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December 2019

Food Review: Mrs. Smith's Pumpkin Pie

By Mike Thayer

Mrs. Smith's Pumpkin PieI love pie, I'll take pie over any other kind of dessert offering, but I hate making them, namely the pie crust.  Making the dough is a labor intensive project if you want a flaky, golden brown and delicious final product.  It entails using chilled water and really cold butter with the flour, resting the dough, dusting the dough, rolling the dough, folding the dough, trimming the dough, pinching/decorating the edge, then finally, pre-baking the bottom crust of dough to make sure it's cooked through in presenting the final product, the pie.  I'd rather put that kind of labor into grilling or smoking meat.

Hello grocery store!

In my book you can't have Thanksgiving or Christmas without some pumpkin pie, so here's a review on Mrs. Smith Pumpkin Pie, you'll find it in the freezer section of your neighborhood grocery store.  Why the Mrs. Smith's brand?  Because timing is everything.  When I went shopping for the holiday dinners, this was the only brand of frozen pumpkin pie available and only a few of the Mrs. Smith's remained!

Preparing the pie per the box instructions, the pie came out of the oven smelling good, I hit the outer edge crust with a little butter and set it aside to cool. 

Mrs Smith Pumpkin PieTIP:  Baking your pies the day before or first thing in the morning on Thanksgiving or Christmas Day ensures your oven is free for the main events of the day, namely the turkey and the casserole sides, which need to be served hot.  You don't want to wait and bake your pies after roasting the turkey thinking they'll be done in time for dessert because they won't.  Pies need time to cool and set up.  The last thing you want is a runny (too hot and not set up yet) pie and the flavors just won't be there like they are with a cooled and set pie.  Although to admit, hot fruit pie over vanilla ice cream, while a bit messy, IS pretty darn good....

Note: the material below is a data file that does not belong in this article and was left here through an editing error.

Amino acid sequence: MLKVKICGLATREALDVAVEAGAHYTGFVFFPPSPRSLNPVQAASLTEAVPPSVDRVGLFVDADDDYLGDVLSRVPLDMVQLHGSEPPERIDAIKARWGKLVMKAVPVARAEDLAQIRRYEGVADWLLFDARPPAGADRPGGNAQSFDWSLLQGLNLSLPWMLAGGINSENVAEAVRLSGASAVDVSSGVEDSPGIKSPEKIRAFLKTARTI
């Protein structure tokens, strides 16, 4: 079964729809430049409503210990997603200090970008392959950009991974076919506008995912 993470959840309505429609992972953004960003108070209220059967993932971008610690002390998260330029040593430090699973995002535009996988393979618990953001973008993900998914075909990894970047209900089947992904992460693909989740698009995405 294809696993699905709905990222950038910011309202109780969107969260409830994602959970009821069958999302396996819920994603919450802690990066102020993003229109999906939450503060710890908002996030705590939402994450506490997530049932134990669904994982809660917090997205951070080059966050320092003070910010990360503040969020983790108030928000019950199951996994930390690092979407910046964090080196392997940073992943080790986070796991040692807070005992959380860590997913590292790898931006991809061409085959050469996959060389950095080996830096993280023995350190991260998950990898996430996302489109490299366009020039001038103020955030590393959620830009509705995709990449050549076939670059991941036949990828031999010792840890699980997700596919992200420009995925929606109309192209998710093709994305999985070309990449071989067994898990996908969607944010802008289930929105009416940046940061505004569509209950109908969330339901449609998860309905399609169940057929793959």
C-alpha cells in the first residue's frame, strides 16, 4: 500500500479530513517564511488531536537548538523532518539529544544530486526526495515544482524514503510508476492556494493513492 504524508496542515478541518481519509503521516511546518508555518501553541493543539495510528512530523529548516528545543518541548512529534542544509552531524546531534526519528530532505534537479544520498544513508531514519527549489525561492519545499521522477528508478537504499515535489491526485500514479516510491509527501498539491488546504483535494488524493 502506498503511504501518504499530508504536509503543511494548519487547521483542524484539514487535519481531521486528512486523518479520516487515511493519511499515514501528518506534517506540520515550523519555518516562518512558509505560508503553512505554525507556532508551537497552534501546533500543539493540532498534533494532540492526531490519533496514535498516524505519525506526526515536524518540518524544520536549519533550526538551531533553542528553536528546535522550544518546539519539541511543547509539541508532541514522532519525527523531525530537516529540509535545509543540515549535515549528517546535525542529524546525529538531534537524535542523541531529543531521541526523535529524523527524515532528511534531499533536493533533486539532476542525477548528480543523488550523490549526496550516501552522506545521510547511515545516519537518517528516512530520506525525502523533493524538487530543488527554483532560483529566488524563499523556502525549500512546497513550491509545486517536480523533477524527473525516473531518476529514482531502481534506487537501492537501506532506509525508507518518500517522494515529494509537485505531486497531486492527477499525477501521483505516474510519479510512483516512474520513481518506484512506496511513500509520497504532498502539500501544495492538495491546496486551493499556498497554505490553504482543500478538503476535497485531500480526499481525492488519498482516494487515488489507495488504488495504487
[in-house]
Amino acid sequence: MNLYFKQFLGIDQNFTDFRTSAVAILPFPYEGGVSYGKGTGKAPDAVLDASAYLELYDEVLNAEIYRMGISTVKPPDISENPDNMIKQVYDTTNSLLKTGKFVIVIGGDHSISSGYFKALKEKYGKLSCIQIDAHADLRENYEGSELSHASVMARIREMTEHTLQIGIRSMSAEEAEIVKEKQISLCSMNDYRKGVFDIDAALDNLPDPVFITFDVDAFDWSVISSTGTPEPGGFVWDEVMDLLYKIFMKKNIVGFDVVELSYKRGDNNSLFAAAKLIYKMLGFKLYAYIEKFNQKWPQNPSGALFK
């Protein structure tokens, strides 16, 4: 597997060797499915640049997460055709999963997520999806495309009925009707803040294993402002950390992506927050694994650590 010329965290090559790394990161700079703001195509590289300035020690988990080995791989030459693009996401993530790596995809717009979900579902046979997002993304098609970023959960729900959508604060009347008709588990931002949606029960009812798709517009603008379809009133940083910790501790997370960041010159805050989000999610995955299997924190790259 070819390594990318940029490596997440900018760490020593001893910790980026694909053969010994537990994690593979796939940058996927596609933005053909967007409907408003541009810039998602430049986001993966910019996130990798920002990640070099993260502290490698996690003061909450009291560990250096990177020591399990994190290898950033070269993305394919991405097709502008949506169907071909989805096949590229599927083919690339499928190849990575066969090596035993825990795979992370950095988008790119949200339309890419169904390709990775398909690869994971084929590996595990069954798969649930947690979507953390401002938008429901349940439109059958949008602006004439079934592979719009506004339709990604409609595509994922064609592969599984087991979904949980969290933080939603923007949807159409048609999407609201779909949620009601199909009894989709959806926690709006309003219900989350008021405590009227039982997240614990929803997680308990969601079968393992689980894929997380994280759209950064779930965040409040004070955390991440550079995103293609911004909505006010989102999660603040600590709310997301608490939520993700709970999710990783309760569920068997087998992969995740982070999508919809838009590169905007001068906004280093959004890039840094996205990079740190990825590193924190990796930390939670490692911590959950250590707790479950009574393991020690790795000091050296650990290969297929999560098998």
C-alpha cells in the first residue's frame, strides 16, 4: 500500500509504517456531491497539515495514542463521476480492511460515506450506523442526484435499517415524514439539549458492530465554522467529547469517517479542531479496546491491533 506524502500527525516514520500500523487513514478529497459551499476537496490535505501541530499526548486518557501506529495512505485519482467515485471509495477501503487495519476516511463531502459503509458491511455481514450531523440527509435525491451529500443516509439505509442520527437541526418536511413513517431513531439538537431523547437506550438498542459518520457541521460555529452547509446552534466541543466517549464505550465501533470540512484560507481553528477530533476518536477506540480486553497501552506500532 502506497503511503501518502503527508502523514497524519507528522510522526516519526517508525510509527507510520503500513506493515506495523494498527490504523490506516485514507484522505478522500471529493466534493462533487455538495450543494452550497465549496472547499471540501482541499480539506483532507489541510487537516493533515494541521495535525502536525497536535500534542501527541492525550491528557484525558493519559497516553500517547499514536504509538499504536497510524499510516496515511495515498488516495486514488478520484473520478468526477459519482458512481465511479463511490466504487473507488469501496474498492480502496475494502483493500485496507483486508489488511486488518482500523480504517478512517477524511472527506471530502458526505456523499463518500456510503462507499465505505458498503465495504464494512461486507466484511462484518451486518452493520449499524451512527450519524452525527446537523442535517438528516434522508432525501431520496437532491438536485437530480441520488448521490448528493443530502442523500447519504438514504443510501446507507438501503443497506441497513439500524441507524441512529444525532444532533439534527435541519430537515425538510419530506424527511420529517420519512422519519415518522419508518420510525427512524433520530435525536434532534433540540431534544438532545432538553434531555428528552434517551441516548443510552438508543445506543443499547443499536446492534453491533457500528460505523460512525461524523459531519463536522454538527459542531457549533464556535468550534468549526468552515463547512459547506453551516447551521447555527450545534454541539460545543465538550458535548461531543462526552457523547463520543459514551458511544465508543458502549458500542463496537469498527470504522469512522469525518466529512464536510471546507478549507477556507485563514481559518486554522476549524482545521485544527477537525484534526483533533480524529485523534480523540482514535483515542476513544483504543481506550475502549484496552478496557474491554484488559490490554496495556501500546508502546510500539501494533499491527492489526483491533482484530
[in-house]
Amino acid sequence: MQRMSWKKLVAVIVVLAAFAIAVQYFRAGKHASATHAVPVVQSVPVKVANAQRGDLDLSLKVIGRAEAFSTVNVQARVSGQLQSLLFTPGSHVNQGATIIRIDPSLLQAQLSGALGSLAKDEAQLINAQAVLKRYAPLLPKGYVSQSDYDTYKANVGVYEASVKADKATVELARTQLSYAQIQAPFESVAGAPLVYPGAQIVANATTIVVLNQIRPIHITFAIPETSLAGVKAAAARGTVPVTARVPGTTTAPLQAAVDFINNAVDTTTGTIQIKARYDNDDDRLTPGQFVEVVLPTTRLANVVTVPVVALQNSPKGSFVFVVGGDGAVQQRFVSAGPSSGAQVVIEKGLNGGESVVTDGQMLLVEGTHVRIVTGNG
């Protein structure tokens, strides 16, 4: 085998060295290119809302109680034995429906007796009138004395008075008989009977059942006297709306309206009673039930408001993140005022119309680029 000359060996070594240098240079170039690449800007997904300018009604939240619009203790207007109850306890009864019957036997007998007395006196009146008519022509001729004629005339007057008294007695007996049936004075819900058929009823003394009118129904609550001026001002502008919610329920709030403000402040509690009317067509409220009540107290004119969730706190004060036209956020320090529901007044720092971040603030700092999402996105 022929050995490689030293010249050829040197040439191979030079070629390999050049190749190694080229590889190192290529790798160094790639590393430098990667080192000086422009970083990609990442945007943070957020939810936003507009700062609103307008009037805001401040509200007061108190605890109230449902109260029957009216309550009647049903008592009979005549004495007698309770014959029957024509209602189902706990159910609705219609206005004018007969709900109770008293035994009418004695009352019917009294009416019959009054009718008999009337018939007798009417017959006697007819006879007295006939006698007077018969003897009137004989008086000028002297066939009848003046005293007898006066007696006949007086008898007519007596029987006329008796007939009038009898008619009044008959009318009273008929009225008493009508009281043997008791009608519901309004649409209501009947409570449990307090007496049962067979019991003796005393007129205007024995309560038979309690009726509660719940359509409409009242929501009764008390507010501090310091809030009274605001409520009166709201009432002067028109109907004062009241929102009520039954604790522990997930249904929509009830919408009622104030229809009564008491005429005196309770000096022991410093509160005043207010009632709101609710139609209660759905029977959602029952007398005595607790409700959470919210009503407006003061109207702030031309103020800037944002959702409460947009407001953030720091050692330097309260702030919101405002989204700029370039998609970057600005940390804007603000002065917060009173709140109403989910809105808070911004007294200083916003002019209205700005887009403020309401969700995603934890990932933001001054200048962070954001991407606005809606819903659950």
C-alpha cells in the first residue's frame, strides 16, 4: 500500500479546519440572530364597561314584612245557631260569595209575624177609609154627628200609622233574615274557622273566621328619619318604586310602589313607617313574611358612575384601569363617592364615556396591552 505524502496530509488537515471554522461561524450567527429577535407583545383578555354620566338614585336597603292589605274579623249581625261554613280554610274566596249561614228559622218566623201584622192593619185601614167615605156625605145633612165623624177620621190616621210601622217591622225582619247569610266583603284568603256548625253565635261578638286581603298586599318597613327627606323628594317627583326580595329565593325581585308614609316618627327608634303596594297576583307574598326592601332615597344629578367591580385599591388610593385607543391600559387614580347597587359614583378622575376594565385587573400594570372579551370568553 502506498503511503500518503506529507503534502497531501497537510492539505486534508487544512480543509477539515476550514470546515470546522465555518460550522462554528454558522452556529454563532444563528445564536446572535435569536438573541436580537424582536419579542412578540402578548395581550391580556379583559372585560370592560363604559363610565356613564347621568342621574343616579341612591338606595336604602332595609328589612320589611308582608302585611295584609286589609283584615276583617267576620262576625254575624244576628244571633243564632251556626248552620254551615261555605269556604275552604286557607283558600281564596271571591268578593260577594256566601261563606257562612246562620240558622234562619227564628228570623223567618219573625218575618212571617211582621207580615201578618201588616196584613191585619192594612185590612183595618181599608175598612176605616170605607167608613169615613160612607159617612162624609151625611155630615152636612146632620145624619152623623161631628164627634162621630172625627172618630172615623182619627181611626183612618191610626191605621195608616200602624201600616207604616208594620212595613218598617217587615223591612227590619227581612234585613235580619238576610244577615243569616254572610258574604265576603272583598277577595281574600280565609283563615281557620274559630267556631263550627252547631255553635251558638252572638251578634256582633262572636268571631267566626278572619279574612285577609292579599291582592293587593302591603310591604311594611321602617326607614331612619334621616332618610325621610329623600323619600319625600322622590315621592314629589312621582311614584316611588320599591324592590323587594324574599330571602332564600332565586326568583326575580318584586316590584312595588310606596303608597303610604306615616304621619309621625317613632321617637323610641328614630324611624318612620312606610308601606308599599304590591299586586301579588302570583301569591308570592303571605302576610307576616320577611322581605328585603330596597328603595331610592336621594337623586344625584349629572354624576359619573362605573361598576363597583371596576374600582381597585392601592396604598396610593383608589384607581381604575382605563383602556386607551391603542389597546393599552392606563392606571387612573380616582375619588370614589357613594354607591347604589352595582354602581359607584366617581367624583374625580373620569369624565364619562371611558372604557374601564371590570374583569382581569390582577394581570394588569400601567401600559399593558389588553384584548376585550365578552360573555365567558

There is a reason pumpkin pie and whipped cream is a favorite on Thanksgiving Day and carries over into Christmas.  But does Mrs. Smith deliver in the flavor department?  Over the years of Thanksgiving and Christmas celebrations, I've had home made pies from Moms, Grandmas, Aunts, pies from restaurants, pies from bakeries, pies from specialty stores.... Mrs. Smith's comes up a bit short.  It's good, but not great, in other words, it's adequate, satisfying the pumpkin & whipped cream craving.  When it comes to prepared pies from the frozen section at the grocery store, Marie Callendar's makes a better pie.

Pumpkin Pie and Whipped CreamCosting me $4.99, I'm giving Mrs. Smith's pumpkin pie 3 out of 5 Bachelor on the Cheap stars.  The price is average, for an average tasting pie.  The crust was OK, the filling was OK, as in lacking enough spice, the pie NEEDED the whipped cream.  There's a reason why the Mrs. Smith's brand was the only remaining brand of pumpkin pie available in the grocery store freezer.

3 stars

$pend Wisely My Friends.....

 


Food Review: Kirkland Signature Spiral Sliced Ham

By Mike Thayer

Kirkland Signature Spiral HamI'm a ham for Christmas dinner kind of guy and I don't like to do a lot of carving either.  I like low maintenance cuts of meat, so a spiral cut ham was on the shopping list.  I wanted something large enough to provide leftovers and stash some in the freezer for later enjoyment as well.

Already hickory smoke cured, I purchased a bone in Kirkland Signature spiral sliced ham at Costco for $19.24.  Weighing in at slightly under 8-1/2 pounds, that's just $2.29 a pound and Kirkland throws in a glaze - bonus!  That's a Bachelor on the Cheap friendly price and the ham was delicious, definitely a repeat buy! 

I put my ham on the grill over pecan wood to enhance that smoke cure and the spiral cut really embraced that glaze.  The Kirkland Signature spiral ham gets five out of five Bachelor on the Cheap stars, it was the perfect main dish for Christmas!

5 stars